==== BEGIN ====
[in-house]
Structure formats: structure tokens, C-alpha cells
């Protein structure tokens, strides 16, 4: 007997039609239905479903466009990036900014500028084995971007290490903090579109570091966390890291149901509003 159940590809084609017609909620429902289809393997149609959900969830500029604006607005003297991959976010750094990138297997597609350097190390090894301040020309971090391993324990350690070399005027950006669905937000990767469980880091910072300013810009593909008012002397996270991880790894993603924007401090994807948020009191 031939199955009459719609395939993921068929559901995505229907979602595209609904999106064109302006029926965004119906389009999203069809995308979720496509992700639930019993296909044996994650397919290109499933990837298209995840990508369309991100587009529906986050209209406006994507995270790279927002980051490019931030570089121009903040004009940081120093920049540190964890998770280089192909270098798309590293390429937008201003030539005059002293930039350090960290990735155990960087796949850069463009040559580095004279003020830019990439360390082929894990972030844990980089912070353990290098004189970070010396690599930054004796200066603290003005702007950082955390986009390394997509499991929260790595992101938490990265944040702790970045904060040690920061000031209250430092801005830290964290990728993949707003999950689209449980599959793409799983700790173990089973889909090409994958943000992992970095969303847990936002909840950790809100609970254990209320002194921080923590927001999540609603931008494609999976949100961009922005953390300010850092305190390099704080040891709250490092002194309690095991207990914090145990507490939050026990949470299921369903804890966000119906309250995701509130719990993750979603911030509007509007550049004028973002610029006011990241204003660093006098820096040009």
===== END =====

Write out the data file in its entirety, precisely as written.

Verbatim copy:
[in-house]
Structure formats: structure tokens, C-alpha cells
């Protein structure tokens, strides 16, 4: 007997039609239905479903466009990036900014500028084995971007290490903090579109570091966390890291149901509003 159940590809084609017609909620429902289809393997149609959900969830500029604006607005003297991959976010750094990138297997597609350097190390090894301040020309971090391993324990350690070399005027950006669905937000990767469980880091910072300013810009593909008012002397996270991880790894993603924007401090994807948020009191 031939199955009459719609395939993921068929559901995505229907979602595209609904999106064109302006029926965004119906389009999203069809995308979720496509992700639930019993296909044996994650397919290109499933990837298209995840990508369309991100587009529906986050209209406006994507995270790279927002980051490019931030570089121009903040004009940081120093920049540190964890998770280089192909270098798309590293390429937008201003030539005059002293930039350090960290990735155990960087796949850069463009040559580095004279003020830019990439360390082929894990972030844990980089912070353990290098004189970070010396690599930054004796200066603290003005702007950082955390986009390394997509499991929260790595992101938490990265944040702790970045904060040690920061000031209250430092801005830290964290990728993949707003999950689209449980599959793409799983700790173990089973889909090409994958943000992992970095969303847990936002909840950790809100609970254990209320002194921080923590927001999540609603931008494609999976949100961009922005953390300010850092305190390099704080040891709250490092002194309690095991207990914090145990507490939050026990949470299921369903804890966000119906309250995701509130719990993750979603911030509007509007550049004028973002610029006011990241204003660093006098820096040009």